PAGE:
We had wondered if this story had a political tinge, but the rappers, who specialize in songs about shot-drinking, do not seem like neo-monarchists. My niece, Becca, worked with LMFAO on a promotional video this week and reports that Romney’s name never came up. “There was absolutely no political discussion whatsoever,” she said in a tone of deep certainty.

And my sorrow in discovering that the fight did not involve retribution for the day Romney drove his dog to Canada strapped to the roof of the family car was ameliorated by my joy at the vision of Mitt having an argument with a rapper about proper seat positioning for takeoff.

That’s how the lady killed time as she finished this new pointless column. She burned up roughly half her output last week with these side trips into Romney trivia. By a Nexis-assisted count, Saturday’s effort is at least the thirteenth column in which she has cited Mitt Romney’s dead dog.

Here at THE HOWLER, we’re fascinated by the work of the high Lady Collins. We’ve rarely seen a more trivial mind—a mind encumbered by fewer cares, fewer concerns, fewer attachments to actual issues. You can see why we’re forced to “spot” the analysts when they read her maddening work.

Did we mention this lady’s high rank within the walls of Versailles? She peddles this piffle twice a week on the op-ed page of the New York Times. Journalistically, it’s our nation’s most valuable real estate—just the place for a very high lady to chase the joneses around.

LOSING THE STIM (permalink): E. J. Dionne asked the question, not us. But his question was a good one. “If liberals and Obama are so smart,” the scribe asked, “how did [we] allow conservatives to make this argument so effectively?” See THE DAILY HOWLER, 2/19/10.

Here’s the argument Dionne had in mind—although the question he asked about this argument could be asked about many others:

DIONNE (2/18/10): While liberals were arguing about public plans and this or that, and while Obama was deep into inside dealmaking, the conservatives relentlessly made a straightforward public case based on a syllogism: The economy is a mess. Obama and the Democrats are for big government. Big government is responsible for the mess. Therefore the mess is the fault of Obama and the Big Government Democrats.

Simplistic and misleading? Absolutely. But if liberals and Obama are so smart, how did they—or, if you prefer, “we”—allow conservatives to make this argument so effectively?

If we liberals are so smart, why are we so easy to beat? That was E. J. asking, not us. But when he asked this question, we thought about another argument conservatives seem to have won in the past year. We thought of the way they beat our side blue when it comes to the stimulus package.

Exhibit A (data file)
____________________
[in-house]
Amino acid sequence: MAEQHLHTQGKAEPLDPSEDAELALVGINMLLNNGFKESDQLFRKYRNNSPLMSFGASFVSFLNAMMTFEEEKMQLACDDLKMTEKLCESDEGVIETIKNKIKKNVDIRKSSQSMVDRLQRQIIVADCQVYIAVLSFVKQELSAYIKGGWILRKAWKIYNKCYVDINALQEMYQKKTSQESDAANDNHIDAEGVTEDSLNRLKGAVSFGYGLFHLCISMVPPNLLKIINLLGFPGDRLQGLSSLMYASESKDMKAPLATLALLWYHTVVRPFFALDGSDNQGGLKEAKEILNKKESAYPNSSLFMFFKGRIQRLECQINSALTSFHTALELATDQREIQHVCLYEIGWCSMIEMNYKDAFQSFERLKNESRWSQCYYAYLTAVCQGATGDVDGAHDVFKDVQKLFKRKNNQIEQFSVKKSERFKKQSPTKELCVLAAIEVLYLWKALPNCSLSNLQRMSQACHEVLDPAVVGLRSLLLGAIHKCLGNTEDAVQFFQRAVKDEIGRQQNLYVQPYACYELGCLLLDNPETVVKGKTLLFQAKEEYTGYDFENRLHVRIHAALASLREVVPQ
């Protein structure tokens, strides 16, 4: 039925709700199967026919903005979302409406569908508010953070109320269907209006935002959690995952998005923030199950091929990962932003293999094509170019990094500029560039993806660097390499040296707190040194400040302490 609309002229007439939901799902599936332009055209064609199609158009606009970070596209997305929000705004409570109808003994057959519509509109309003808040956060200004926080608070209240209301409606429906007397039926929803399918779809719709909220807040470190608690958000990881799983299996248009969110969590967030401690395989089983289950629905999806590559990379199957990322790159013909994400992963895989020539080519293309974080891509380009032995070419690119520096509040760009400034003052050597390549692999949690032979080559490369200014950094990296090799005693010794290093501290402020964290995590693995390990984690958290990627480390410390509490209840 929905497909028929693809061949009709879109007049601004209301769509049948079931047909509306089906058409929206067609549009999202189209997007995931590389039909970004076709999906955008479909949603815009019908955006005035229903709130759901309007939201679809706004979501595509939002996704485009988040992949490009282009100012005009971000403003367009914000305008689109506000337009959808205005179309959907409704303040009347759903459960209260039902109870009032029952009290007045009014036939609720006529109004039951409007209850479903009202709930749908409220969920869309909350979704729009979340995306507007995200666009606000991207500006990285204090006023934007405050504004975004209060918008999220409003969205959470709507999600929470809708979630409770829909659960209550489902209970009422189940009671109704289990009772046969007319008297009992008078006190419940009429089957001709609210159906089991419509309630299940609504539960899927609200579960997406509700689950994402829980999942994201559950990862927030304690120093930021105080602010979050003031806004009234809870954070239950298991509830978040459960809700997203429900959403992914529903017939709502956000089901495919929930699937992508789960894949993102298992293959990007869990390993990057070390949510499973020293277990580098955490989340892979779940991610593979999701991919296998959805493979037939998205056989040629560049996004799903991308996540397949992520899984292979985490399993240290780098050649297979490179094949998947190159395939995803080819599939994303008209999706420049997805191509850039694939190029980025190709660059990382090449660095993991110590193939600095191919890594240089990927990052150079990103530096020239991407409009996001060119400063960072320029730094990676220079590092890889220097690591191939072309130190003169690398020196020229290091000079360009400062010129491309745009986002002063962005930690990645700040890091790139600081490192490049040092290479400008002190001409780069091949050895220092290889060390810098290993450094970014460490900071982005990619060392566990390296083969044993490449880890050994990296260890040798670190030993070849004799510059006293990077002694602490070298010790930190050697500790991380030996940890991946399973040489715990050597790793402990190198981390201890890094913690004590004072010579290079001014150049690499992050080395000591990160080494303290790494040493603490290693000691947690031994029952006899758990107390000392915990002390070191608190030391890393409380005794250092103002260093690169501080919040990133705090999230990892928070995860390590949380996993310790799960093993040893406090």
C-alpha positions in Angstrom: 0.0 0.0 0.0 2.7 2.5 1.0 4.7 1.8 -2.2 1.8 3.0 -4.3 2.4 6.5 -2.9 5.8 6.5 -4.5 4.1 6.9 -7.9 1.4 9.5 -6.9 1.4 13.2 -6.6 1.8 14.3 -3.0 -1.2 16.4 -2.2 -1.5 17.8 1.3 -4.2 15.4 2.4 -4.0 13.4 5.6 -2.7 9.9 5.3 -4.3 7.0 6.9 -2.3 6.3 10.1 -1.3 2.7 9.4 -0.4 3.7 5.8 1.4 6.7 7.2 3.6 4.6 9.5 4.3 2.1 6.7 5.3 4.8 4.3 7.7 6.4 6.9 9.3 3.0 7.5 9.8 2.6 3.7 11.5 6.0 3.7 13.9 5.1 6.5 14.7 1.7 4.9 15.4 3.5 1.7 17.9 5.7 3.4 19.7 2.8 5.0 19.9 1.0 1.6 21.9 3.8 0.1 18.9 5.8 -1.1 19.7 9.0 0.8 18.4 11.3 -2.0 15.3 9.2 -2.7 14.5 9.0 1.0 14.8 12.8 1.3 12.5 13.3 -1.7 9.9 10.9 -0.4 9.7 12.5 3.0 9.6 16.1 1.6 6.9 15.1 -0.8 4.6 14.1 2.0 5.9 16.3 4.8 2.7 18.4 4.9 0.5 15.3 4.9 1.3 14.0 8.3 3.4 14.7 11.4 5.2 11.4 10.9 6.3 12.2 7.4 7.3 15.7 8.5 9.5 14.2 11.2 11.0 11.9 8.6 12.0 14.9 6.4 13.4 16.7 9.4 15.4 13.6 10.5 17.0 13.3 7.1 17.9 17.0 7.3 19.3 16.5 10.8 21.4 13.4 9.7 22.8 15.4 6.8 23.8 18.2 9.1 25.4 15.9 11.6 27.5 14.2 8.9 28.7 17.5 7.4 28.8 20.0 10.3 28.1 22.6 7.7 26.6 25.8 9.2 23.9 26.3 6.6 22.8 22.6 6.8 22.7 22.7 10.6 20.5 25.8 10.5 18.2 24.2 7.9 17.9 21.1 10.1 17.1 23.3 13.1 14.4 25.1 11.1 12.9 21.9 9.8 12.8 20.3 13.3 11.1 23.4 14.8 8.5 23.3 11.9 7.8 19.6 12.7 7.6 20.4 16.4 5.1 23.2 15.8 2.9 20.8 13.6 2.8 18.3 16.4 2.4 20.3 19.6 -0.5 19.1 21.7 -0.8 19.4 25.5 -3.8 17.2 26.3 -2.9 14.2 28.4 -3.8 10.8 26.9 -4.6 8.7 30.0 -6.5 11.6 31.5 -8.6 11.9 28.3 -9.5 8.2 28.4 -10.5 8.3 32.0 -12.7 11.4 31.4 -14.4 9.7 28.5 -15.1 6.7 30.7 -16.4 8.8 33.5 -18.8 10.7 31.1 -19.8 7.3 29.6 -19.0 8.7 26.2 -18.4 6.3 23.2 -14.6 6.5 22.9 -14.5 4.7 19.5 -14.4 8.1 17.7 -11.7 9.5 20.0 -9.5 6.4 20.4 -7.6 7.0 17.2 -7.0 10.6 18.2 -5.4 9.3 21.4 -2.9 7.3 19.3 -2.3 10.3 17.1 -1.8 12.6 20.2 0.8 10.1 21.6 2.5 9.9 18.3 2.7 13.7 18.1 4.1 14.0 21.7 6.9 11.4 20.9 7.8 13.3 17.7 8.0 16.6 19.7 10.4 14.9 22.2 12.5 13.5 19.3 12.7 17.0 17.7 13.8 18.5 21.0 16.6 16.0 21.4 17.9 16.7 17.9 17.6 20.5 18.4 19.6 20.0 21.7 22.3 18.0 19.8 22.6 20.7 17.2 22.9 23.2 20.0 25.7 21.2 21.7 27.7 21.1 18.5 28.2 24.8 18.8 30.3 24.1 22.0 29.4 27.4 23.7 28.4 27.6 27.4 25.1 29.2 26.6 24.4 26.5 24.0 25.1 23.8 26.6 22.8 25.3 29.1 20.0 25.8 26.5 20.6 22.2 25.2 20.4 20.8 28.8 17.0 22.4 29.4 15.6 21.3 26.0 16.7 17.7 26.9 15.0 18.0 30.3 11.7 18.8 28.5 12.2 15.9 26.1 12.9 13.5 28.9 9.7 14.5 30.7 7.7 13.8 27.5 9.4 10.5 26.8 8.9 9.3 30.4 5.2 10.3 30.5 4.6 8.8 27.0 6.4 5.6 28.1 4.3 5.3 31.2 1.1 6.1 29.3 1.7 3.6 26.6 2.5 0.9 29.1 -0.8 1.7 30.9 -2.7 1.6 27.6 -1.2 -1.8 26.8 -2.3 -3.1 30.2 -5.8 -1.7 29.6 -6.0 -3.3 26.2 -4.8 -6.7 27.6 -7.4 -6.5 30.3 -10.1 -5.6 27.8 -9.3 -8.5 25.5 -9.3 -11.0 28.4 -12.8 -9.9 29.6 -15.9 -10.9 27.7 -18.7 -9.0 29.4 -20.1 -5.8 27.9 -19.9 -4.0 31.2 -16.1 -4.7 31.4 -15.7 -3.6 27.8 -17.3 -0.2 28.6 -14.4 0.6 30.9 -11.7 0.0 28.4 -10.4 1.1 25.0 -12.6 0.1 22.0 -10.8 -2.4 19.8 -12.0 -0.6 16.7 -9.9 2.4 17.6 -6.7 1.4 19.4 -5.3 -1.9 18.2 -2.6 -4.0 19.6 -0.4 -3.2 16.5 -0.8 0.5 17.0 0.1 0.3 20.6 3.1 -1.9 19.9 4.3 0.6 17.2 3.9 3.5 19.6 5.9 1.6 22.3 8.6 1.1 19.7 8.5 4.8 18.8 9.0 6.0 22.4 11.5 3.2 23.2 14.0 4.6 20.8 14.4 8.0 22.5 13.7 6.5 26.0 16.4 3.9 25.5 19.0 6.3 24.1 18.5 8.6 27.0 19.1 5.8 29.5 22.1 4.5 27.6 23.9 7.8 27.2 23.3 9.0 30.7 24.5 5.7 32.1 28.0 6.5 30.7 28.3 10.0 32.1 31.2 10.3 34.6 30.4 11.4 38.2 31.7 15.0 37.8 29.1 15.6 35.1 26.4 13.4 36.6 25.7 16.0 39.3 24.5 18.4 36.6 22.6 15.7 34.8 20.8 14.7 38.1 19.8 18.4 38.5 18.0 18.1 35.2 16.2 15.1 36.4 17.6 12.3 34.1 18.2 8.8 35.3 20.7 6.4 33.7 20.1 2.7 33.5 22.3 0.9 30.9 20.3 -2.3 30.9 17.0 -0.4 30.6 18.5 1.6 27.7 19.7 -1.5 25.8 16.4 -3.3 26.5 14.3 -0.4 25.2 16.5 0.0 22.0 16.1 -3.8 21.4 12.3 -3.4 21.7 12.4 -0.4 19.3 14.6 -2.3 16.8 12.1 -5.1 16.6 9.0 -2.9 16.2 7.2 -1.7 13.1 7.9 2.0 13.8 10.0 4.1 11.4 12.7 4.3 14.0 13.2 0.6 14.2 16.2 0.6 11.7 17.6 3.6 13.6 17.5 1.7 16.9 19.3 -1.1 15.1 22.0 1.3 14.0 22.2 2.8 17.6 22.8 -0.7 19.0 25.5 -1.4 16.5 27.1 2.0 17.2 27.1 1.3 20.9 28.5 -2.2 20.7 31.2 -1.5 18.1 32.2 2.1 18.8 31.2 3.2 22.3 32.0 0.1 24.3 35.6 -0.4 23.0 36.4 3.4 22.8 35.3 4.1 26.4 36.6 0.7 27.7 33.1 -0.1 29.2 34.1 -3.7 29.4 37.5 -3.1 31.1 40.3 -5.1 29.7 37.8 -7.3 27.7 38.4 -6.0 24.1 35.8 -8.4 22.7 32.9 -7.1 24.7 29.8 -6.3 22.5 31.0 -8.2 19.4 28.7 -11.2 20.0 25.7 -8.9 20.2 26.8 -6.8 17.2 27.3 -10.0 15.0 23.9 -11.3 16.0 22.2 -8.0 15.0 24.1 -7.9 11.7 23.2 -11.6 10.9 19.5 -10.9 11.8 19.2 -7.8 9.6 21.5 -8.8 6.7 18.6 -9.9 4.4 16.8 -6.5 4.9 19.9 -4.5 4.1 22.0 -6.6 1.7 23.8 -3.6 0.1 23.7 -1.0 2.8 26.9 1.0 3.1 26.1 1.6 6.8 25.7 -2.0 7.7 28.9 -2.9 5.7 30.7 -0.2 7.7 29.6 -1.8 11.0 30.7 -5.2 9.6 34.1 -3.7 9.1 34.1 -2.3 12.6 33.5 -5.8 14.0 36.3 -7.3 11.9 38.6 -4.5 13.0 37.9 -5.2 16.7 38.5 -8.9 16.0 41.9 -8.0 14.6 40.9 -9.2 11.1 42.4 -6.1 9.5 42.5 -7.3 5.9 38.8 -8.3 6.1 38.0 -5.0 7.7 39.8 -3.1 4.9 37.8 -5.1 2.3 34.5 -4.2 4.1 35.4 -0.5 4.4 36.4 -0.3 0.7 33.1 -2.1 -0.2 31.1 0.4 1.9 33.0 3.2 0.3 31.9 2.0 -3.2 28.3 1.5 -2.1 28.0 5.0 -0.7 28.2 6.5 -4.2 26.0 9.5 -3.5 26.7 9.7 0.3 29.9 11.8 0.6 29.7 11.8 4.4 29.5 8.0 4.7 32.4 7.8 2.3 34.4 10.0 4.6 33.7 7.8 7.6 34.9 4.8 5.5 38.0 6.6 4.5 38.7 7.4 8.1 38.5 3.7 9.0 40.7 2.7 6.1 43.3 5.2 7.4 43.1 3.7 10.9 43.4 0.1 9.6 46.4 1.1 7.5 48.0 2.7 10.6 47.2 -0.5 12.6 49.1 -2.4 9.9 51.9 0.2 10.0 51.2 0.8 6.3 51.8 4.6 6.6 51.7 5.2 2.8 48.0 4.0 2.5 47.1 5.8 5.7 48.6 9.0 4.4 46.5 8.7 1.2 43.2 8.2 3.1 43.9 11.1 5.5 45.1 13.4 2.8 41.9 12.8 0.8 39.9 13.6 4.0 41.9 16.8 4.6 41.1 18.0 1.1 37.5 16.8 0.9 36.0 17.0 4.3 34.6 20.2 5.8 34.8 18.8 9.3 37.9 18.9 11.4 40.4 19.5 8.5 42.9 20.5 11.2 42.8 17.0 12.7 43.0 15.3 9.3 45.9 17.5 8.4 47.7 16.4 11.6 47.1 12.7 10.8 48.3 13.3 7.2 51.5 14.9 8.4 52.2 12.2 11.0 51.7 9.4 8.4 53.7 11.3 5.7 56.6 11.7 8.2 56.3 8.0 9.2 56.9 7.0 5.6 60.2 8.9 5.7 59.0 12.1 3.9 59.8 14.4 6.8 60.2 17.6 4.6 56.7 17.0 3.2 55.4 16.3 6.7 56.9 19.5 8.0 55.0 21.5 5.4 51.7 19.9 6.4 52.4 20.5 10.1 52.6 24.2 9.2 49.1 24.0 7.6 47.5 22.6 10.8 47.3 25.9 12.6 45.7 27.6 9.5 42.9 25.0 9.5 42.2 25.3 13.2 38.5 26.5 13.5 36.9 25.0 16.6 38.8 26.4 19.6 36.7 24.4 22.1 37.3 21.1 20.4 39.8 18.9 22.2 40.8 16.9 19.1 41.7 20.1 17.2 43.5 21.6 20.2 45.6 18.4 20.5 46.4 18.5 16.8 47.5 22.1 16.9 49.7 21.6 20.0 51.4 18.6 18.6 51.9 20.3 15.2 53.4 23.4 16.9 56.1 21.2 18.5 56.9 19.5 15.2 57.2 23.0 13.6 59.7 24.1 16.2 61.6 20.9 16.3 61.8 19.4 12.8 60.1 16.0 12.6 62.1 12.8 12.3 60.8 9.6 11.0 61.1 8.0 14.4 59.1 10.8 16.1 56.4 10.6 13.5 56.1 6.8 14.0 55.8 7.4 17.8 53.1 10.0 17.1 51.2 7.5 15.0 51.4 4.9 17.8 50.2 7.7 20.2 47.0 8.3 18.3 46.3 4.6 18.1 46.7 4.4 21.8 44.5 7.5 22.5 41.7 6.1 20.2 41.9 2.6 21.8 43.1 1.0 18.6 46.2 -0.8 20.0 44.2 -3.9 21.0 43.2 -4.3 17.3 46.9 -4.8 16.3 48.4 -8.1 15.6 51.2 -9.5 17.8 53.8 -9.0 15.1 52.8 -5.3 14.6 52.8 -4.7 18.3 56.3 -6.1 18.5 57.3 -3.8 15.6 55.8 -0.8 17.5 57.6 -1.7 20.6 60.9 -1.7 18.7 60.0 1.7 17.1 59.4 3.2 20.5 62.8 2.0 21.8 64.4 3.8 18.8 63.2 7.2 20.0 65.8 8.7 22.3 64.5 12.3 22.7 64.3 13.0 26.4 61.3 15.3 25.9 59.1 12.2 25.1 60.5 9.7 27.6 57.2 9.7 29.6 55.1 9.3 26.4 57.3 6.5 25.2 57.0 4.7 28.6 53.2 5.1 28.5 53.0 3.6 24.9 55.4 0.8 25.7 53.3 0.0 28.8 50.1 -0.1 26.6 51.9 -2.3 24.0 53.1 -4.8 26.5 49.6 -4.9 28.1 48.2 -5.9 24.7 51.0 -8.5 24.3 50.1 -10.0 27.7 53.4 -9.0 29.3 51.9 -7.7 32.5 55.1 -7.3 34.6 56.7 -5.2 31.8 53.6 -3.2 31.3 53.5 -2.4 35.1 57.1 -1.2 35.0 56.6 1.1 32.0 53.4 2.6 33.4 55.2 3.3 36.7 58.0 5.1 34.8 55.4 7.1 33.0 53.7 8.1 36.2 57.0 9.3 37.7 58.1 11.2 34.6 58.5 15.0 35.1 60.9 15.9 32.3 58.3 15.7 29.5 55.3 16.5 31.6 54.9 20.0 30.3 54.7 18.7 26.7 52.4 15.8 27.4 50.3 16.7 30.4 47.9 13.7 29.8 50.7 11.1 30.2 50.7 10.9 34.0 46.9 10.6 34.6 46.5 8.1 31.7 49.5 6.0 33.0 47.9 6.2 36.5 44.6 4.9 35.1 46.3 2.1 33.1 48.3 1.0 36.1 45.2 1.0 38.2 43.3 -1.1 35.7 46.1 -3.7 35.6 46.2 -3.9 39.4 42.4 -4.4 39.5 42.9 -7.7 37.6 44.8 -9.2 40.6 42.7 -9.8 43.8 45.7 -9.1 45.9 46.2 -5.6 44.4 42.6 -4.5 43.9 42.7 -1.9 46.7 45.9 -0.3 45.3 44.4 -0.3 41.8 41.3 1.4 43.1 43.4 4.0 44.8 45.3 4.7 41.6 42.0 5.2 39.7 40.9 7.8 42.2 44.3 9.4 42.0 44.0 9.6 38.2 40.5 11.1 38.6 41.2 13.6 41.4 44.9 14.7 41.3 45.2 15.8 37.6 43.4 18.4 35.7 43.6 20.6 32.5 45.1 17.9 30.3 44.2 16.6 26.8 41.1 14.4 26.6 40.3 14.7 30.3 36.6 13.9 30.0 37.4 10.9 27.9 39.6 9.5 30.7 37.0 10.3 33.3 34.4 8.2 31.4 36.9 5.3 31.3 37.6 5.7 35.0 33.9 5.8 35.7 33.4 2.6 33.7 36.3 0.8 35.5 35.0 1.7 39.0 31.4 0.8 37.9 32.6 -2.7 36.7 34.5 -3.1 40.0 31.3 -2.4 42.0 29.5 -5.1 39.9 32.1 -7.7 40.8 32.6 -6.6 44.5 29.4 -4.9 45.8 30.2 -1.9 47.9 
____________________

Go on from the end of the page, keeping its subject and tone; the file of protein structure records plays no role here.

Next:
Just last week, The Stim turned one. And wouldn’t you know it? Polls were taken about The Stim, and the public’s assessments tended toward gloomy. In a New York Times/CBS poll, for example, the following question was asked (click here, see question 19):

From what you know so far, which comes closest to your own view? 1. the economic stimulus package has already created a substantial number of new jobs in the U.S. OR 2. it will create a substantial number of new jobs but hasn’t done that yet OR 3. it will not create a substantial number of new jobs?

There are several problems with that question—the use of the murky term “substantial;” the reference to jobs which have been “created,” as opposed to “created or saved.” And the New York Times instantly misstated its results, dropping the word “substantial” in the chart with presented the responses; this gift was seized upon by Republicans, then moved through the press corps itself. That said, only six percent of respondents said that the stimulus package has already created a substantial number of jobs; a walloping 48 percent said it never will. This result appeared even as the Times’ David Leonhardt wrote the following in his “Economic Scene” column:

LEONHARDT (2/17/10): Just look at the outside evaluations of the stimulus. Perhaps the best-known economic research firms are IHS Global Insight, Macroeconomic Advisers and Moody' They all estimate that the bill has added 1.6 million to 1.8 million jobs so far and that its ultimate impact will be roughly 2.5 million jobs. The Congressional Budget Office, an independent agency, considers these estimates to be conservative.

For the record, Leonhardt’s numbers are rosier than the corresponding numbers in Sheryl Gay Stolberg’s news report in the next day’s Times. They’re rosier the numbers presented in PolitiFact’s assessment of the stimulus package—an assessment which said that Obama is overstating a tad when he praises the stimulus program. (Alas! In the process, PolitiFact makes this false statement: “A recent CBS News/New York Times survey found that just 6 percent of the American public believes the stimulus has created jobs.”)